Writing a table tennis blog can sometimes be tough. Any writer can run into a bit of writer’s block. Writing about table tennis produces a different kind of challenge. Most writing on table tennis is either instructional or topical. The instructional articles tend to focus on improving serves or getting more spin on your loops. I recently read some excellent instructional information written by Werner Schlager.

As I read, I came across some advice from Werner that I also give in my coaching sessions. It probably carries a little more weight coming from a former world champion. These types of articles can be extremely helpful. No one should be held back in their table tennis journey by a lack of information. Topical information is also plentiful. Most of this tends to be about top players, their progress, and tournament results. Occasionally ITTF or USATT politics and issues are featured, but topical information may have a fairly small audience of interested readers.

I have witnessed the exact same situation in the world of distance running. It seemed to me that Runners World magazine ran out of new things to say around 1989. Most new articles were rehashes of past features and sales were boosted by ever more attractive cover models, wearing less clothing with every passing decade. This may be the fate of all niche sports and table tennis, while being a great and unique sport, sometimes struggles for relevance precisely because it is so unique.

The uniqueness of our sport is truly a double edged sword. Anyone can play, but it takes potentially thousands of hours to learn to play well. In the table tennis world, sometimes it’s easy to see the glass as half empty. I prefer to be optimistic about the future of our sport. Quite often the answer to the issues inherent in our sport and inspiration for writings are not to be found where you might expect.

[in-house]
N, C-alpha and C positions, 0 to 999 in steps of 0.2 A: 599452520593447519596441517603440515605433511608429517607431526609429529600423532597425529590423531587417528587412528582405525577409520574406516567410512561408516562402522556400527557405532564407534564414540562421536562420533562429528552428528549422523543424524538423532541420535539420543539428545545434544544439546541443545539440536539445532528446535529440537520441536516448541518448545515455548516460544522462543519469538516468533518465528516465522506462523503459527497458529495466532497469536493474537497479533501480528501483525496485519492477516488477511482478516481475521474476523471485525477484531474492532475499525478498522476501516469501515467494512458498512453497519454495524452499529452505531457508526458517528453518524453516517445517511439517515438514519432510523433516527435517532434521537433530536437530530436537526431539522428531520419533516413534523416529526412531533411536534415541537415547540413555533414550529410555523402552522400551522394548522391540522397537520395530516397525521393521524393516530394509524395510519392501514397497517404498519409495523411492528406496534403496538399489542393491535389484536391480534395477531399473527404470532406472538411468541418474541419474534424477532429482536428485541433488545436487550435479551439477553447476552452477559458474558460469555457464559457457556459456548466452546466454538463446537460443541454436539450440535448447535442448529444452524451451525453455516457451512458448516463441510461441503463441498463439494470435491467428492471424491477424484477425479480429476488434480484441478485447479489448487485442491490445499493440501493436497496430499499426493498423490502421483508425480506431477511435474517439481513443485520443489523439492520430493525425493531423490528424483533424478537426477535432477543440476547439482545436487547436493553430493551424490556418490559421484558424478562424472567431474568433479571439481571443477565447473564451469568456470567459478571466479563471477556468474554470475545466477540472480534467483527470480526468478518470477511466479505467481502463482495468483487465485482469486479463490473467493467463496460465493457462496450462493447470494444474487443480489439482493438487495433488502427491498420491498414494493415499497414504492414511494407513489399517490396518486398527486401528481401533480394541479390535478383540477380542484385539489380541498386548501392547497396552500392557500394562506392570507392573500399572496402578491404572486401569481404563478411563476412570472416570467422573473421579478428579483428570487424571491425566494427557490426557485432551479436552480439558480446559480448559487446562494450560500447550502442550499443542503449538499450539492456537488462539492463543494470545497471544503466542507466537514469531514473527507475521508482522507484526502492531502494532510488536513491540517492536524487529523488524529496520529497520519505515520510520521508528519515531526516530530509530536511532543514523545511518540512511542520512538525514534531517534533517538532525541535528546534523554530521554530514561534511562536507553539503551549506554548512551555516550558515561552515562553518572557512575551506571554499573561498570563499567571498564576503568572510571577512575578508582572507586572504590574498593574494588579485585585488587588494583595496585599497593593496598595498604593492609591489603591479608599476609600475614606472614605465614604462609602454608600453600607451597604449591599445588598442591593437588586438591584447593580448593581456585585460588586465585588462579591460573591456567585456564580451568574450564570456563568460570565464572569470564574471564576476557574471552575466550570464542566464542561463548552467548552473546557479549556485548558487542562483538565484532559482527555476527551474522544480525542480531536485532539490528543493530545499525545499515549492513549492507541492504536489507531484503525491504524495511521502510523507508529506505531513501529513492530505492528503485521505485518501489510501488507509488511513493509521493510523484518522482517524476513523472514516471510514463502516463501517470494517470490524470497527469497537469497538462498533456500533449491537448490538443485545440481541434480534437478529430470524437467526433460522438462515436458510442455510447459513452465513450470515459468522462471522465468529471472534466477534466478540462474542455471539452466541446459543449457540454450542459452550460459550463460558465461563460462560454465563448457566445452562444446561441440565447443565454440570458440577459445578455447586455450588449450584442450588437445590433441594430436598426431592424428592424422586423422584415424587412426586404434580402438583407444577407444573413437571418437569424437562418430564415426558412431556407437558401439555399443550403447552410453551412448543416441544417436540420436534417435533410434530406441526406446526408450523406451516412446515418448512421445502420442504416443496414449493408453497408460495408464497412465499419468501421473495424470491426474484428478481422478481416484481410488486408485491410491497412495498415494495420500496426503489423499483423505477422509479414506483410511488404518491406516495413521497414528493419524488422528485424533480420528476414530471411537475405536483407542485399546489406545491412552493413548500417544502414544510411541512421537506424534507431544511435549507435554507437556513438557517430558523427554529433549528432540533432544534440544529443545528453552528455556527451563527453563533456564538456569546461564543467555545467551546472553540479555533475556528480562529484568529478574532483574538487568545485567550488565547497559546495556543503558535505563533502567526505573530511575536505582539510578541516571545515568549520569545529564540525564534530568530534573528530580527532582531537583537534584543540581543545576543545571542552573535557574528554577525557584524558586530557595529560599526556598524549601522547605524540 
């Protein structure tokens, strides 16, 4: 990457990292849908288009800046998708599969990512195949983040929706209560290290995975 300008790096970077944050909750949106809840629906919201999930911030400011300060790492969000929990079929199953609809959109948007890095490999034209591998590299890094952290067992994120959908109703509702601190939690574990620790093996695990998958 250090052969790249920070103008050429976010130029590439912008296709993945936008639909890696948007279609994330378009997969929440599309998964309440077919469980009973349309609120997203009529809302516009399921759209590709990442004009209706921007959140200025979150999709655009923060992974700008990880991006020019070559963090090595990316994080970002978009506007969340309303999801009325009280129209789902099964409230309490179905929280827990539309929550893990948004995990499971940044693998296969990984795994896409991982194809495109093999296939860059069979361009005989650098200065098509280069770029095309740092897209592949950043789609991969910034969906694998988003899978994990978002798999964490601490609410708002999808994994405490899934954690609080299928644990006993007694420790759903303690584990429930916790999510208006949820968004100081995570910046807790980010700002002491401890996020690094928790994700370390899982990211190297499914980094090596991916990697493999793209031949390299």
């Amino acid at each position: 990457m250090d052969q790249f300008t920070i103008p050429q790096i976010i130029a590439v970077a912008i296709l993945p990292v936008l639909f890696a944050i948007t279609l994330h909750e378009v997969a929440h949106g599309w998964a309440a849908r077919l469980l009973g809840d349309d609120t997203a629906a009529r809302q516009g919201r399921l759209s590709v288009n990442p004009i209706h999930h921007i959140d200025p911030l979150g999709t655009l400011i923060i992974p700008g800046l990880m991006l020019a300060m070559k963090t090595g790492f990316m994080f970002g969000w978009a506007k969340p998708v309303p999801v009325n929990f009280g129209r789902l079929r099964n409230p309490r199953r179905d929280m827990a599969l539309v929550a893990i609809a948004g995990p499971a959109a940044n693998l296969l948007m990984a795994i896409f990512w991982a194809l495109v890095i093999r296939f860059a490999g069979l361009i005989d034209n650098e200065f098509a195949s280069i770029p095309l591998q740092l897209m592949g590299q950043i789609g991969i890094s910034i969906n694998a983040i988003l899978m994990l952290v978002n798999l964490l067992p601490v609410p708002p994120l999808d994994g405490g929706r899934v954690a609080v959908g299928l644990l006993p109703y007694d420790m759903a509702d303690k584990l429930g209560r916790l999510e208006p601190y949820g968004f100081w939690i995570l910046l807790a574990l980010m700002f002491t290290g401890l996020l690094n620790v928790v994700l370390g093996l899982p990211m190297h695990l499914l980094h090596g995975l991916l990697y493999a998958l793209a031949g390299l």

The impetus for most of my writings is usually a picture, a story, or – in this case – a song. I’m sure when Sly Stone wrote and sang “different strokes for different folks” back in 1968, table tennis was not on his mind. But as I looked over potential photos of all kinds of players for this post, it seemed like Sly had written the perfect slogan for table tennis in the twenty first century. Table tennis in many ways should be the most inclusive sport of all, with players from all over the world, men and women of all ages, and many different styles of play.

Different strokes for different folks: That’s what’s best about table tennis!

This Post Has One Comment

  1. Brian Crisp

    It truly is inclusive, International, and different from player to player Jon! Love that aspect of the game!

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